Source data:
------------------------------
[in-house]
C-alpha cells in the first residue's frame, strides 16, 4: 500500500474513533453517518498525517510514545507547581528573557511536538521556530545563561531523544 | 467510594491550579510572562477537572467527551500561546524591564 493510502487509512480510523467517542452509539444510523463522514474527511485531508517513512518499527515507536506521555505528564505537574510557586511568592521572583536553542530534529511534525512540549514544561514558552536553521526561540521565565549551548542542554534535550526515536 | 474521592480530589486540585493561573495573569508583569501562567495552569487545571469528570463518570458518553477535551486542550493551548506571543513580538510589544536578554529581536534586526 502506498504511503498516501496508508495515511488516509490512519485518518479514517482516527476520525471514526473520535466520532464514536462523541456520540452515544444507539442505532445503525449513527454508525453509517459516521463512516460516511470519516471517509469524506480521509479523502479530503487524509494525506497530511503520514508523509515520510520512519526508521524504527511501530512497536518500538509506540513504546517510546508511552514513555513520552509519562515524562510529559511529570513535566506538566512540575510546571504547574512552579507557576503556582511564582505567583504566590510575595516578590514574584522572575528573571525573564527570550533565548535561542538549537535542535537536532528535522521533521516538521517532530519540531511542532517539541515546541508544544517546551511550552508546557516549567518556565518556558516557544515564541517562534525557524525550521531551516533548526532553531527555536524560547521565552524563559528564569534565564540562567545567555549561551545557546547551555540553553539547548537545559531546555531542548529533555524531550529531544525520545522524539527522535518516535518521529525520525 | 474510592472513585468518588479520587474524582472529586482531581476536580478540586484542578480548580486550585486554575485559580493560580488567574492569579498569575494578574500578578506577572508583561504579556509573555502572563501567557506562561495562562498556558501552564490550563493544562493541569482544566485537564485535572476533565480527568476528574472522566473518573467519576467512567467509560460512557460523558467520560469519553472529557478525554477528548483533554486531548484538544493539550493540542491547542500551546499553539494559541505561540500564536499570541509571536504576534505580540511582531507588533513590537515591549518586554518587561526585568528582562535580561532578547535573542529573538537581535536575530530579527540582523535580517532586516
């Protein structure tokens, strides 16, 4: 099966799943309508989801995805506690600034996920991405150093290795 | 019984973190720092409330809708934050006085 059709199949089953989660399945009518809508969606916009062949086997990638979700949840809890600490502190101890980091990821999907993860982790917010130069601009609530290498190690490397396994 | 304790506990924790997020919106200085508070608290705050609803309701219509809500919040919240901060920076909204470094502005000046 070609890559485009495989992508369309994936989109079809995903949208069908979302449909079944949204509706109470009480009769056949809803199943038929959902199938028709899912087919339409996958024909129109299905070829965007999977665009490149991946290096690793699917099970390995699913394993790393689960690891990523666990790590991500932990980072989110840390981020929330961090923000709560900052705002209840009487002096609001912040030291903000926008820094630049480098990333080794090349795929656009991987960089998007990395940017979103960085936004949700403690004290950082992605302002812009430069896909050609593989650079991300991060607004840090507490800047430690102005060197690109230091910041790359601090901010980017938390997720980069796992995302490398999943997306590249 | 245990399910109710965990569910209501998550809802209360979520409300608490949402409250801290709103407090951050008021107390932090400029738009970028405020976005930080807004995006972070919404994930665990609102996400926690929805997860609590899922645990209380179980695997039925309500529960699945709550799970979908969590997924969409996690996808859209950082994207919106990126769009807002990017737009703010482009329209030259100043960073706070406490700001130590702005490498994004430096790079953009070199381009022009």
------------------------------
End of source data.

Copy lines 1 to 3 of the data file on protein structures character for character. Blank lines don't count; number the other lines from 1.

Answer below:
[in-house]
C-alpha cells in the first residue's frame, strides 16, 4: 500500500474513533453517518498525517510514545507547581528573557511536538521556530545563561531523544 | 467510594491550579510572562477537572467527551500561546524591564 493510502487509512480510523467517542452509539444510523463522514474527511485531508517513512518499527515507536506521555505528564505537574510557586511568592521572583536553542530534529511534525512540549514544561514558552536553521526561540521565565549551548542542554534535550526515536 | 474521592480530589486540585493561573495573569508583569501562567495552569487545571469528570463518570458518553477535551486542550493551548506571543513580538510589544536578554529581536534586526 502506498504511503498516501496508508495515511488516509490512519485518518479514517482516527476520525471514526473520535466520532464514536462523541456520540452515544444507539442505532445503525449513527454508525453509517459516521463512516460516511470519516471517509469524506480521509479523502479530503487524509494525506497530511503520514508523509515520510520512519526508521524504527511501530512497536518500538509506540513504546517510546508511552514513555513520552509519562515524562510529559511529570513535566506538566512540575510546571504547574512552579507557576503556582511564582505567583504566590510575595516578590514574584522572575528573571525573564527570550533565548535561542538549537535542535537536532528535522521533521516538521517532530519540531511542532517539541515546541508544544517546551511550552508546557516549567518556565518556558516557544515564541517562534525557524525550521531551516533548526532553531527555536524560547521565552524563559528564569534565564540562567545567555549561551545557546547551555540553553539547548537545559531546555531542548529533555524531550529531544525520545522524539527522535518516535518521529525520525 | 474510592472513585468518588479520587474524582472529586482531581476536580478540586484542578480548580486550585486554575485559580493560580488567574492569579498569575494578574500578578506577572508583561504579556509573555502572563501567557506562561495562562498556558501552564490550563493544562493541569482544566485537564485535572476533565480527568476528574472522566473518573467519576467512567467509560460512557460523558467520560469519553472529557478525554477528548483533554486531548484538544493539550493540542491547542500551546499553539494559541505561540500564536499570541509571536504576534505580540511582531507588533513590537515591549518586554518587561526585568528582562535580561532578547535573542529573538537581535536575530530579527540582523535580517532586516
């Protein structure tokens, strides 16, 4: 099966799943309508989801995805506690600034996920991405150093290795 | 019984973190720092409330809708934050006085 059709199949089953989660399945009518809508969606916009062949086997990638979700949840809890600490502190101890980091990821999907993860982790917010130069601009609530290498190690490397396994 | 304790506990924790997020919106200085508070608290705050609803309701219509809500919040919240901060920076909204470094502005000046 070609890559485009495989992508369309994936989109079809995903949208069908979302449909079944949204509706109470009480009769056949809803199943038929959902199938028709899912087919339409996958024909129109299905070829965007999977665009490149991946290096690793699917099970390995699913394993790393689960690891990523666990790590991500932990980072989110840390981020929330961090923000709560900052705002209840009487002096609001912040030291903000926008820094630049480098990333080794090349795929656009991987960089998007990395940017979103960085936004949700403690004290950082992605302002812009430069896909050609593989650079991300991060607004840090507490800047430690102005060197690109230091910041790359601090901010980017938390997720980069796992995302490398999943997306590249 | 245990399910109710965990569910209501998550809802209360979520409300608490949402409250801290709103407090951050008021107390932090400029738009970028405020976005930080807004995006972070919404994930665990609102996400926690929805997860609590899922645990209380179980695997039925309500529960699945709550799970979908969590997924969409996690996808859209950082994207919106990126769009807002990017737009703010482009329209030259100043960073706070406490700001130590702005490498994004430096790079953009070199381009022009």